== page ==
Latinos Are Not Down With the GOP
Staking out a position on immigration well to the right of Newt Gingrich and Rick Perry hasn't done Mitt Romney any favors with Latinos, according to a new survey from the Pew Hispanic Center. Let's remember that Bush lost the popular vote in 2000 despite(pdf) getting 32% of the Latino vote, and he barely won the Electoral College in 2004 despite (pdf) getting 44% of the Latino vote. When John McCain only mustered 31% of the Latino vote in 2008, his campaign was crushed. A Republican can no longer hope to win less than a third of the Latino vote and still scrape their way into the White House. Those days are over. So, how is Romney doing?
President Obama holds a wide lead among Hispanic voters when matched against potential Republican challengers, even as widespread opposition to his administration’s stepped-up deportation policies act as a drag on his approval ratings among these voters, according to a new poll.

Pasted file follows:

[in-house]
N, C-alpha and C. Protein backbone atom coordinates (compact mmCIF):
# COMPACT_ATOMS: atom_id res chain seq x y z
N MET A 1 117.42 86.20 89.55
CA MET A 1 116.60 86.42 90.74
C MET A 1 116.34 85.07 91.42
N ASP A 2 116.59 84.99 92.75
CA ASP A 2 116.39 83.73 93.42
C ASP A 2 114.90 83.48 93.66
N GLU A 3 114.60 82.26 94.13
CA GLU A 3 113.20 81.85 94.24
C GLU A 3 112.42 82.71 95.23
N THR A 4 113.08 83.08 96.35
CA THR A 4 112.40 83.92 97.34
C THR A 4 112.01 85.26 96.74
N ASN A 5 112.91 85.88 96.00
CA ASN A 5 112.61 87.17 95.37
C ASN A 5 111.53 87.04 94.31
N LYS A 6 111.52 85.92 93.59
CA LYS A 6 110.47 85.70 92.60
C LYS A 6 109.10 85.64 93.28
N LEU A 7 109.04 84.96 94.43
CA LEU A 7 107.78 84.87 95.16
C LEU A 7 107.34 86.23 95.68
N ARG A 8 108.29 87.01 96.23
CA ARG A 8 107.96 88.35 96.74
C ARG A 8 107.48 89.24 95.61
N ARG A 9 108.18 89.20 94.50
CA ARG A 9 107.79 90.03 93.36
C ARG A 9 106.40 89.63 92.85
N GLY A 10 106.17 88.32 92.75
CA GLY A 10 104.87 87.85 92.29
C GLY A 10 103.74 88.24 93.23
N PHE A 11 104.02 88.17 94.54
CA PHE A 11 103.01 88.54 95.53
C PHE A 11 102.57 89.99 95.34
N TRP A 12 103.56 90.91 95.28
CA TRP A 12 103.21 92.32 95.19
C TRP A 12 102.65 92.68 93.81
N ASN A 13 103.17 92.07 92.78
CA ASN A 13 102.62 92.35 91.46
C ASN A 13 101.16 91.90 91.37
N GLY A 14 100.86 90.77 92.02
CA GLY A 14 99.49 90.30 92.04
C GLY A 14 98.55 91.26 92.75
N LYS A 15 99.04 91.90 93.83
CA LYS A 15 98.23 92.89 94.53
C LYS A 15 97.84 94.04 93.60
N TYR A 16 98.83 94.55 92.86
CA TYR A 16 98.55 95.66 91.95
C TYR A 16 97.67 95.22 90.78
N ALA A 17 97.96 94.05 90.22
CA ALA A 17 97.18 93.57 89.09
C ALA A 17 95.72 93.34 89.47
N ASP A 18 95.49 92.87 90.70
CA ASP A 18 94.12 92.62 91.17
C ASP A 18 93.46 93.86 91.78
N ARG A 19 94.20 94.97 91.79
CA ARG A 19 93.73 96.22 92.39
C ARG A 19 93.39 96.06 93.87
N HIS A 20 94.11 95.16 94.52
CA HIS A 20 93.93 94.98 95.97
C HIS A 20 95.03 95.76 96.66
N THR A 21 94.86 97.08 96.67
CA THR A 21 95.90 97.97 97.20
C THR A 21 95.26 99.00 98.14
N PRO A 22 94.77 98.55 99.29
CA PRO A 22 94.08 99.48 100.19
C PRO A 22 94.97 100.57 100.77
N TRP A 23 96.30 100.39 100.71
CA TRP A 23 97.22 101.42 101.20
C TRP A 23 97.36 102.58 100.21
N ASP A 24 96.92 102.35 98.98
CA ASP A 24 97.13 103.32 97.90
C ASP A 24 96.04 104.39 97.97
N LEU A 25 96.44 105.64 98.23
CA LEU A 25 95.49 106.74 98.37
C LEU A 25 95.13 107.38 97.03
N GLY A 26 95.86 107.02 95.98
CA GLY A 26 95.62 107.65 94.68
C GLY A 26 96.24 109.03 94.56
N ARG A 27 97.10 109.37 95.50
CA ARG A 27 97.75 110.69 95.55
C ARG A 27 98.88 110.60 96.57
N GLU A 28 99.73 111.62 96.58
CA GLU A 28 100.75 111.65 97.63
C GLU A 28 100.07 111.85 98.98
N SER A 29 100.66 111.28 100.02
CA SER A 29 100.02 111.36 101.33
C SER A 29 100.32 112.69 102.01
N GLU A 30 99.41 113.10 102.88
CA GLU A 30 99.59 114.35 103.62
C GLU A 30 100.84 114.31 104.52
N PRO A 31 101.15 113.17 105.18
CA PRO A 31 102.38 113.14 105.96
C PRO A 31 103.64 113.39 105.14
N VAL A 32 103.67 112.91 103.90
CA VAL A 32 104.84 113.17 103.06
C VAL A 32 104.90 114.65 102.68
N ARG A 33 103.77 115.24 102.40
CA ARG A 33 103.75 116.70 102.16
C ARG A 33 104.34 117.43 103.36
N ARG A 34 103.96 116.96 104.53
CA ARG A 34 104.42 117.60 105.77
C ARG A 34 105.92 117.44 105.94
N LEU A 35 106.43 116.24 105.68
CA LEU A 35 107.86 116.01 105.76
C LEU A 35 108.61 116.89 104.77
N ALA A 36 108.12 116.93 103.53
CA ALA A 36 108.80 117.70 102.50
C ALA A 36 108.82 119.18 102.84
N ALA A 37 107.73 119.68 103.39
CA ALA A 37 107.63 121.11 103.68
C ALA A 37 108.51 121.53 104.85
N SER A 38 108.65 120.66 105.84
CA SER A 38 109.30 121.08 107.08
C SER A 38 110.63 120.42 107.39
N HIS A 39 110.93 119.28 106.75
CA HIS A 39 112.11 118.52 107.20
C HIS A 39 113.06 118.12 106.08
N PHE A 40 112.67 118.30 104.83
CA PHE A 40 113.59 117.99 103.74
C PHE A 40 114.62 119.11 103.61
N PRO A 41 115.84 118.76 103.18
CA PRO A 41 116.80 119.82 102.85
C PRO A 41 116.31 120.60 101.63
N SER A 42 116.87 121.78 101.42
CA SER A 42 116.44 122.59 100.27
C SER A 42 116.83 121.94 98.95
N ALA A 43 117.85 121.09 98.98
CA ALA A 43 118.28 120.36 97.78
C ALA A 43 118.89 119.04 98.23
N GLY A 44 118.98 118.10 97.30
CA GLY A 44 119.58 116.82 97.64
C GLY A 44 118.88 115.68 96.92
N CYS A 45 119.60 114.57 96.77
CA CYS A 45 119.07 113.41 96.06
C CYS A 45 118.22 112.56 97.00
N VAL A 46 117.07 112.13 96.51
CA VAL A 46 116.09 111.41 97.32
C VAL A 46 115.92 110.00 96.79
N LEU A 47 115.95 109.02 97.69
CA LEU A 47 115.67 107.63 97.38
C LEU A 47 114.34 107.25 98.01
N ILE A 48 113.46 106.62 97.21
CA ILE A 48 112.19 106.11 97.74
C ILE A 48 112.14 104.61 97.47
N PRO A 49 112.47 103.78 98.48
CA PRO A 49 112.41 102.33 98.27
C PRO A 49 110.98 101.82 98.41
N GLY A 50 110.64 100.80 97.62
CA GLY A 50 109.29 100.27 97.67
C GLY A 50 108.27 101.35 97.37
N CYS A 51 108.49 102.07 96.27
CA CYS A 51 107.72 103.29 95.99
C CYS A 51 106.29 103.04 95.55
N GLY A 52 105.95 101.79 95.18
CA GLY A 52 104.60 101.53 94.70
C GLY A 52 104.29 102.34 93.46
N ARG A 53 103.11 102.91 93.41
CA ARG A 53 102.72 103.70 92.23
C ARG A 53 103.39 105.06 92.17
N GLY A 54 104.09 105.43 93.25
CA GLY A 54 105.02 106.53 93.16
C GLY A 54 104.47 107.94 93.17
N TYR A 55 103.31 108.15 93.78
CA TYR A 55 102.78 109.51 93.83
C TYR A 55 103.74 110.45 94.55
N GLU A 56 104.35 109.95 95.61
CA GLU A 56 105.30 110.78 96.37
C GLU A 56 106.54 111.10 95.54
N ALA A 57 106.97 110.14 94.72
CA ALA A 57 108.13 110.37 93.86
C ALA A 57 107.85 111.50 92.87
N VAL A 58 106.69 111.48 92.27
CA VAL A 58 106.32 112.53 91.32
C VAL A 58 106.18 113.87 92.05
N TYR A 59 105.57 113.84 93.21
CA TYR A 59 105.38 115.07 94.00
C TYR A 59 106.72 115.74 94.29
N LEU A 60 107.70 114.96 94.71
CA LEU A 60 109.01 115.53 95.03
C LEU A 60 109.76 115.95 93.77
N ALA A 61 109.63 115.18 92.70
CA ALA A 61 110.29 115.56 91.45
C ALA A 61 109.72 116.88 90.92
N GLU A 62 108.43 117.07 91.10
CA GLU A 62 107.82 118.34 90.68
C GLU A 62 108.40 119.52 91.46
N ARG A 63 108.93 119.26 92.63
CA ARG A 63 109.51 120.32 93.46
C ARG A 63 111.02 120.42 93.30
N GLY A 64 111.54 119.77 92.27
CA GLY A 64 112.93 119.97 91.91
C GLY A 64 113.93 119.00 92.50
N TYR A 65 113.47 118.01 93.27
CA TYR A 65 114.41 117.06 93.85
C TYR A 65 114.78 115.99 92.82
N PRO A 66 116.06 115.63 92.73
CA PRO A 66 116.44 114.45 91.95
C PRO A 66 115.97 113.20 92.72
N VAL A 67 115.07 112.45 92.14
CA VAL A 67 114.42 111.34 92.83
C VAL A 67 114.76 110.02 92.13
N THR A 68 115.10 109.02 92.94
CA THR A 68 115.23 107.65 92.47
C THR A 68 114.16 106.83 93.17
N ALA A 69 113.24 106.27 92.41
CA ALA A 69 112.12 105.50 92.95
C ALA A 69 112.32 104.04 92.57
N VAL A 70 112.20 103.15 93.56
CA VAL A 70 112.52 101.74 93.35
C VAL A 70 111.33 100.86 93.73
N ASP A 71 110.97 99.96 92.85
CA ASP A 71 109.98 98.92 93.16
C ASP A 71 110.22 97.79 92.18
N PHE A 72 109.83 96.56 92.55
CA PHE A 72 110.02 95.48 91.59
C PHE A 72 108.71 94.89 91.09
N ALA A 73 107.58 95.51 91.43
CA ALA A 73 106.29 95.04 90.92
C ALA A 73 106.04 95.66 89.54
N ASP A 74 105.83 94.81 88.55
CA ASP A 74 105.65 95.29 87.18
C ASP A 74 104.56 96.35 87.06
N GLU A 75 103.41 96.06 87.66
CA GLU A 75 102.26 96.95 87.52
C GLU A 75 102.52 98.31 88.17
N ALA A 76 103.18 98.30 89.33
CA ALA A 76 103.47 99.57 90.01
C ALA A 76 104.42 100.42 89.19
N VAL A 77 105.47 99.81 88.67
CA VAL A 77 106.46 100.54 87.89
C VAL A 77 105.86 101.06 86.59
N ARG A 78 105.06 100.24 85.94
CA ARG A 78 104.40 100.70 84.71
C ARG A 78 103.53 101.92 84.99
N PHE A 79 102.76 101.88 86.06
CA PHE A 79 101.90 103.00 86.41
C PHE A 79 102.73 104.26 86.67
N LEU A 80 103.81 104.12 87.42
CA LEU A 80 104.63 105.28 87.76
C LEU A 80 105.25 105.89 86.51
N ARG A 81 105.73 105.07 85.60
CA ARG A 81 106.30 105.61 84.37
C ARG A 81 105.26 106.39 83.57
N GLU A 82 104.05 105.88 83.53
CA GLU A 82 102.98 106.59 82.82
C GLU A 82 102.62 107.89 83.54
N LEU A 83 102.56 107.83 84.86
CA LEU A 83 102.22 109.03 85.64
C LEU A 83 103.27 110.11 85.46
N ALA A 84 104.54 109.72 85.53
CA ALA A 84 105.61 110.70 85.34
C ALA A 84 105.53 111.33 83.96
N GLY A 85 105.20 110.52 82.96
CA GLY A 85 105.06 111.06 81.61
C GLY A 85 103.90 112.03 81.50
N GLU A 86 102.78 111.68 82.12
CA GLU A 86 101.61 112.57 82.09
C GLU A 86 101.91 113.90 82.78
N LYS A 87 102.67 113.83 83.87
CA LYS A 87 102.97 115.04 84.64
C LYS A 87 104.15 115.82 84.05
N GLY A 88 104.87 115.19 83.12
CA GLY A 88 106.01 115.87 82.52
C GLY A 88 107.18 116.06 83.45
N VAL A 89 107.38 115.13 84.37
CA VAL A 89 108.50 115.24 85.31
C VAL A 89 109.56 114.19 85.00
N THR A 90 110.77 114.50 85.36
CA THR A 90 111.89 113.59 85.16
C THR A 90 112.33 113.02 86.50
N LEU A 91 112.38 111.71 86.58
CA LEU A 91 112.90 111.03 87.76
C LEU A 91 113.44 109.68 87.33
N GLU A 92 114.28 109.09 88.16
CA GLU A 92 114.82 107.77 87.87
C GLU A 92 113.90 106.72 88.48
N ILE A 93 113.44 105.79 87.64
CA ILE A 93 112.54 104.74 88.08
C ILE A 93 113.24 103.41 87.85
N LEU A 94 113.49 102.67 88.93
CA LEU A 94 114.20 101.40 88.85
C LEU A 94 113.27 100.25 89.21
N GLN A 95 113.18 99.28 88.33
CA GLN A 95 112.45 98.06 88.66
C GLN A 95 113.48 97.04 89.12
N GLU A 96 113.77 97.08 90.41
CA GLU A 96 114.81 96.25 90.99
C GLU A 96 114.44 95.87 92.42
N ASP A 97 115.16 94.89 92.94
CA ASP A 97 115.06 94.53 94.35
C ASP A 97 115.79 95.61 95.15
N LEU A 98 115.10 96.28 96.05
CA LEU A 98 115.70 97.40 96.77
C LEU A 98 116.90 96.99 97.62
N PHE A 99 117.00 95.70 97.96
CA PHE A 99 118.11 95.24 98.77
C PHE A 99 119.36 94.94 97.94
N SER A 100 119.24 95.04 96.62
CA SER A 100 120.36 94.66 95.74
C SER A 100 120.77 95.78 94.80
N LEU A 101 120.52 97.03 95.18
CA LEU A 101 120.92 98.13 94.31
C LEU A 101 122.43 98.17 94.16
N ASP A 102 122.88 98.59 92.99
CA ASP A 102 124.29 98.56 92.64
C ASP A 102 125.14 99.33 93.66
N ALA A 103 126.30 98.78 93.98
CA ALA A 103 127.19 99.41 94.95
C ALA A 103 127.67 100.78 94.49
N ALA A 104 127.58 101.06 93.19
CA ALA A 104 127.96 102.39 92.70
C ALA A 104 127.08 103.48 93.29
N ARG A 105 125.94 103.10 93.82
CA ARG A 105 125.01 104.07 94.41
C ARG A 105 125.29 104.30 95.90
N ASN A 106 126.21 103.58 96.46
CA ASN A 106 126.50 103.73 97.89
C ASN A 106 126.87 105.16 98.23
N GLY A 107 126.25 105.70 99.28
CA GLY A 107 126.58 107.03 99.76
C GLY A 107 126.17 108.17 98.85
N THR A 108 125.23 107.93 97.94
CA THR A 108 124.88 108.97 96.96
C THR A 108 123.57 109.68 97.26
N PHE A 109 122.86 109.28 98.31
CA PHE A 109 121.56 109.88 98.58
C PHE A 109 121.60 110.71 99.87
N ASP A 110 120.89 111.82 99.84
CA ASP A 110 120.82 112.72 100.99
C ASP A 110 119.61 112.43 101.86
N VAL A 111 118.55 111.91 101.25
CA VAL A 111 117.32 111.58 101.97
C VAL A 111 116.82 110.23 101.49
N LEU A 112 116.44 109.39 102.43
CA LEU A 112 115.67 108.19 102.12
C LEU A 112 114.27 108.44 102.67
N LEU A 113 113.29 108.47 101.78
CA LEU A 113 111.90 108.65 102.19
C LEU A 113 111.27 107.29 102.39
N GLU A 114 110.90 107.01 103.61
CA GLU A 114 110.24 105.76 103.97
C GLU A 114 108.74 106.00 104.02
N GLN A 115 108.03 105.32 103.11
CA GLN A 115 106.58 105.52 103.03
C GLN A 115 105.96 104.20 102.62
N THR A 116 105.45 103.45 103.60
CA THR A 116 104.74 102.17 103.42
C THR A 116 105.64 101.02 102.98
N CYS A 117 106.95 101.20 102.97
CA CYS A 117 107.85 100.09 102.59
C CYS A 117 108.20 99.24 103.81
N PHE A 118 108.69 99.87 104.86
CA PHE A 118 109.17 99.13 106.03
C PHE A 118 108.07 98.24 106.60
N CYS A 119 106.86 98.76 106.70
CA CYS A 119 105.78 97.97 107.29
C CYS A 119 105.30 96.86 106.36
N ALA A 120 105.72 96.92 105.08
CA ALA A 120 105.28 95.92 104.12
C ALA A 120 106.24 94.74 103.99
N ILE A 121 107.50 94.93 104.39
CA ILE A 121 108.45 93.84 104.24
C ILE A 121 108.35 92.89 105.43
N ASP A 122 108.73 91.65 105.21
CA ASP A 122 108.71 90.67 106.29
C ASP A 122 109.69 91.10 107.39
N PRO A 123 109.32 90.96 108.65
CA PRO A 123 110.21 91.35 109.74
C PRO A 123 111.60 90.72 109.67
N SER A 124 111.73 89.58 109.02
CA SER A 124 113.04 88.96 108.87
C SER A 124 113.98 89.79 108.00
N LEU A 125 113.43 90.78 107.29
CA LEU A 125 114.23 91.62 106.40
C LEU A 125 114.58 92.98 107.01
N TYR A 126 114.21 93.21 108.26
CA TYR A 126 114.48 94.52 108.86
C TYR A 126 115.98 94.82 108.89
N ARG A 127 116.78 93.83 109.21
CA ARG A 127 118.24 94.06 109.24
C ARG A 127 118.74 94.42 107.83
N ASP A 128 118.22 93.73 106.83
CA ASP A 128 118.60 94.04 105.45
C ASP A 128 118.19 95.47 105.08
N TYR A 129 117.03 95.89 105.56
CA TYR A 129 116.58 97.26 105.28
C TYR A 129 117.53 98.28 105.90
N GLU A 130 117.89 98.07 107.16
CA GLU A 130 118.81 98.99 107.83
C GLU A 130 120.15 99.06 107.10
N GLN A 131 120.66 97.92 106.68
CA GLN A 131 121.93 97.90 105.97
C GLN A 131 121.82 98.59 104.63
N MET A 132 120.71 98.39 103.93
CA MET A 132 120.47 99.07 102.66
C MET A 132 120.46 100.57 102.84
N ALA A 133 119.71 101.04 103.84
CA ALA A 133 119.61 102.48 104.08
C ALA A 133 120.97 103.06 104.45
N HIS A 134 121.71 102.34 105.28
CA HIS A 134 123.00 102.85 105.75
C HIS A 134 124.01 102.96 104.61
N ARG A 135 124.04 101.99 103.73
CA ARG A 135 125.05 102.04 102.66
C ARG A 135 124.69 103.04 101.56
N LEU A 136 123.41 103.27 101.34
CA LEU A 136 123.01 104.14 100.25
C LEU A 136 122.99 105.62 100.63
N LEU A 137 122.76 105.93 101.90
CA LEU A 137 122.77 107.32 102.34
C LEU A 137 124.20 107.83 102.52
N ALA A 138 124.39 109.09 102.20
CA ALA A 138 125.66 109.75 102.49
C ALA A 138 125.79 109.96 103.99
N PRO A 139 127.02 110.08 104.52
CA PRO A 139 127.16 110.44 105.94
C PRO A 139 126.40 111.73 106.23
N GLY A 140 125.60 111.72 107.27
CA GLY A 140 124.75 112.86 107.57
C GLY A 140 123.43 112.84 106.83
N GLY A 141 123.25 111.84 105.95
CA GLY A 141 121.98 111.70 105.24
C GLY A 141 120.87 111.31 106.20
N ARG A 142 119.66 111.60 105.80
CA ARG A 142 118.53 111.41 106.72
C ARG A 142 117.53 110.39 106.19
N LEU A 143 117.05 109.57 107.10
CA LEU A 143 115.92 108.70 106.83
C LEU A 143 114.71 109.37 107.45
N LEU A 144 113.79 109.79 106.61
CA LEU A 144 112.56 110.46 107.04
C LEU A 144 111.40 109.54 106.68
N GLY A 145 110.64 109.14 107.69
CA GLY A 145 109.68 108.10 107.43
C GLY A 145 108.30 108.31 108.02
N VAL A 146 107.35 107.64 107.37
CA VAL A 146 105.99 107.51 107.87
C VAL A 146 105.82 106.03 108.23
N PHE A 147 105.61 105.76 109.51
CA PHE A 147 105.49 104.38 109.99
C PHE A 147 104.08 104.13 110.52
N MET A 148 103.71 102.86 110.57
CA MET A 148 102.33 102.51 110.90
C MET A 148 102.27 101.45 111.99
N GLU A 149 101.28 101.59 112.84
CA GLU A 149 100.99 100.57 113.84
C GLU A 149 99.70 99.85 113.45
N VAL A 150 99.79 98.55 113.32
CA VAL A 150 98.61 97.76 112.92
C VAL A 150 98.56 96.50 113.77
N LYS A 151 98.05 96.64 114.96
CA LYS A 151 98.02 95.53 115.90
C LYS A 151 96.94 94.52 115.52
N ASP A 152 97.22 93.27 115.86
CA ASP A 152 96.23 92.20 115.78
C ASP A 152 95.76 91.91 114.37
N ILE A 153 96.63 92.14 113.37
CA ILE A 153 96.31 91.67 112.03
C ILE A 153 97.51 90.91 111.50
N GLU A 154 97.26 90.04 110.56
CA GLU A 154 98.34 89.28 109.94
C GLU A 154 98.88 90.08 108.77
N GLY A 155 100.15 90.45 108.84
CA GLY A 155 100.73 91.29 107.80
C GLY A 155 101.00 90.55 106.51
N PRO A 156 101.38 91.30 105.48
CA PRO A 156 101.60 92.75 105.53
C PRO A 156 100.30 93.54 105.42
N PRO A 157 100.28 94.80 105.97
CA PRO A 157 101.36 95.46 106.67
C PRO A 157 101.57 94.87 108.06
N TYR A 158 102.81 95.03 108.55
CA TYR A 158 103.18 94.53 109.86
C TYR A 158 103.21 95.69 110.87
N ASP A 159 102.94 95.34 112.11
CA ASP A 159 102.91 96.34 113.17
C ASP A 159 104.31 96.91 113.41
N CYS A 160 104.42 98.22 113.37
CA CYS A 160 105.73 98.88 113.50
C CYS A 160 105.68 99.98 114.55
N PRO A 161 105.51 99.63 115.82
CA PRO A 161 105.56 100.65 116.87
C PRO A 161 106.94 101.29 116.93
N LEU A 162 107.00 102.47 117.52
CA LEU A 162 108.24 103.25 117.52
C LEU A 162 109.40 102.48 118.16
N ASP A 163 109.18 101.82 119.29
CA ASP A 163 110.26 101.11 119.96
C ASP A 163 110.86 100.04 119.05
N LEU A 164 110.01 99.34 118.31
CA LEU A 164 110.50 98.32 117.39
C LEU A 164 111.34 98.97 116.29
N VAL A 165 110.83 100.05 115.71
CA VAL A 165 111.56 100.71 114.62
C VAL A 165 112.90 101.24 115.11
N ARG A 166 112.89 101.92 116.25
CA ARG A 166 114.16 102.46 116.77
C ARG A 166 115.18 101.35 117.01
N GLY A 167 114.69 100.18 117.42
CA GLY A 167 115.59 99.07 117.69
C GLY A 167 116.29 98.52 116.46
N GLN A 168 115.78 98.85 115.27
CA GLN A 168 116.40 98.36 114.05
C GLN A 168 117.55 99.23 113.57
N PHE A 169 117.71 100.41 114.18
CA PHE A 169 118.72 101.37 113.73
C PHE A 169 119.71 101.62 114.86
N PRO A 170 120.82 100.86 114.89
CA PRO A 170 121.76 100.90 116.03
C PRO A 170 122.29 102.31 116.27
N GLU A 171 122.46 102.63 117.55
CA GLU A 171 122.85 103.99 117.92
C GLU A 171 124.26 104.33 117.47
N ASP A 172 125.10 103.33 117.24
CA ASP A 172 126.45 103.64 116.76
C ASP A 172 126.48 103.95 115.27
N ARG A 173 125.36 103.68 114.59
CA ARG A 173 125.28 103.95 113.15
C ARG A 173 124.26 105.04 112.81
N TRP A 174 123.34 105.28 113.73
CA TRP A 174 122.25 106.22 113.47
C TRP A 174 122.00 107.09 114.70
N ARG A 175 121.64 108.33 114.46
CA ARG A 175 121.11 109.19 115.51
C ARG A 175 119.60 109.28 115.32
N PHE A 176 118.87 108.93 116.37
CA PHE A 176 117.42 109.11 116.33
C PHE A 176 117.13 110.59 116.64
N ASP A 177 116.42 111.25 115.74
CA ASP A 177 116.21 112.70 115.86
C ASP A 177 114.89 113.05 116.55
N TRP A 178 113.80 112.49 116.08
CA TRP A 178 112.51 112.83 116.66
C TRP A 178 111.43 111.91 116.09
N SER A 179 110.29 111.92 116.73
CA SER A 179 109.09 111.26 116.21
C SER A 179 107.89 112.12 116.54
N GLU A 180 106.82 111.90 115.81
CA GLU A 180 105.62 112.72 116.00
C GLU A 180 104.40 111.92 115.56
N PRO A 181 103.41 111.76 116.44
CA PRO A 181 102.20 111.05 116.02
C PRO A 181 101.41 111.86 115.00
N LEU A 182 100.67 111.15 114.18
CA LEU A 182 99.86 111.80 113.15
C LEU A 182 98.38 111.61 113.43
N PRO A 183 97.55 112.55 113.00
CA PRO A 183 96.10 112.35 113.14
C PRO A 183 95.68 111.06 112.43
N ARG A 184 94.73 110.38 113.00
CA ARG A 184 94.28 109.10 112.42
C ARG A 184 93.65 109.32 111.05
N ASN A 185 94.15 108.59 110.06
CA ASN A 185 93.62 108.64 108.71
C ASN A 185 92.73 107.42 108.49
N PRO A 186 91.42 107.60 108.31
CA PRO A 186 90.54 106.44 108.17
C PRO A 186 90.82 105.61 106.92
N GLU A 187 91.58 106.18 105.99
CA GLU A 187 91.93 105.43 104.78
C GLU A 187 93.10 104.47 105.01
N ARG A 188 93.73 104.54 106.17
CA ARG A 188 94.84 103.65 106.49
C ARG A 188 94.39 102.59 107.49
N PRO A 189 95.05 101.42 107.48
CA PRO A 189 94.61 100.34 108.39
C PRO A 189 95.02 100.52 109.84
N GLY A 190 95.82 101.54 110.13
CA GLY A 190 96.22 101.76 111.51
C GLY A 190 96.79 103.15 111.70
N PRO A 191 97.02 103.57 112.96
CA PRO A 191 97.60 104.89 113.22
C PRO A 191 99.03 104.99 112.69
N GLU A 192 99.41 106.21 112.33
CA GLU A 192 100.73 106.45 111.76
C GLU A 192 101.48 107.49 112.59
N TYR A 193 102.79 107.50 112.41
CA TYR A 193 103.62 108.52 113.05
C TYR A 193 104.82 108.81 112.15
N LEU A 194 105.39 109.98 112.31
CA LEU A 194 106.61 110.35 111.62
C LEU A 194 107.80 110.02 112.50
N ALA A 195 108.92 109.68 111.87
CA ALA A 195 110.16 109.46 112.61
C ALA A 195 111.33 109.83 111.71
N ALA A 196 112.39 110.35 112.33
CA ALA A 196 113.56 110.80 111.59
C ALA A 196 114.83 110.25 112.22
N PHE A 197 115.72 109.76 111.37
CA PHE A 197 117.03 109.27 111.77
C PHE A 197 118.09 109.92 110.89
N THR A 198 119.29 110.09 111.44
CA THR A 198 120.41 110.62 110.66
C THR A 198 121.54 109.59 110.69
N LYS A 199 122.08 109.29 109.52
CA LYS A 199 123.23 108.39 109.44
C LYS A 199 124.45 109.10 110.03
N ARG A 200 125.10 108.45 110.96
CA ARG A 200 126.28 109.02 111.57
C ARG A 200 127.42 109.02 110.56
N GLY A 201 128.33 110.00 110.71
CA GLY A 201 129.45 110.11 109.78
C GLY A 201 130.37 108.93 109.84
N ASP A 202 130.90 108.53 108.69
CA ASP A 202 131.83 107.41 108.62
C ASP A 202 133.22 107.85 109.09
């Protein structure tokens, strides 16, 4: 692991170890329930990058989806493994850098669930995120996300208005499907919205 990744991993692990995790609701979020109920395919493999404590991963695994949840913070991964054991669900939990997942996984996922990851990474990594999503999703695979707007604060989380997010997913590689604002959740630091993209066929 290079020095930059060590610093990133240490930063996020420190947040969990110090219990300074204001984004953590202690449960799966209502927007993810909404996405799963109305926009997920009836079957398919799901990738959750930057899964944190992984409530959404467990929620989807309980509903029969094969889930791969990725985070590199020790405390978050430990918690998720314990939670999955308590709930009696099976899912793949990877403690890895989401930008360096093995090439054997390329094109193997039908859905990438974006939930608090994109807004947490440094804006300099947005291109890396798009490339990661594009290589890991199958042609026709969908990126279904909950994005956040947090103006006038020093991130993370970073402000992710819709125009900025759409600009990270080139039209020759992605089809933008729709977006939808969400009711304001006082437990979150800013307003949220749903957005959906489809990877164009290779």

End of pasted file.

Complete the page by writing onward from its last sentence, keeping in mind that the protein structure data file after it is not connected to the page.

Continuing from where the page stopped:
The survey, conducted by the Pew Hispanic Center, revealed a dramatic general election weakness for Republicans among an increasingly influential voting bloc – with former Massachusetts governor Mitt Romney and Texas Gov. Rick Perry each winning less than one-fourth of the Hispanic vote in hypothetical matchups against Obama.
Obama leads Romney 68-23 and Perry 69-23 among Hispanic voters, with an error margin of plus or minus 5.2 percentage points for the voter sample.
Twenty-three percent isn't going to get it done. And the numbers would be considerably worse if the Obama administration were not deporting 400,000 Latino immigrants a year. That aggressive policy is tearing apart families and hurting Obama's standing in the Latino community. But the Republicans are far from being able to capitalize on this weakness. They do everything they can to make sure Latinos know that they aren't welcome in this country, whether they're here legally or not. Mitt Romney may have hired undocumented Mexicans to mow his lawn, but he's campaigning on a much bigger deportation program.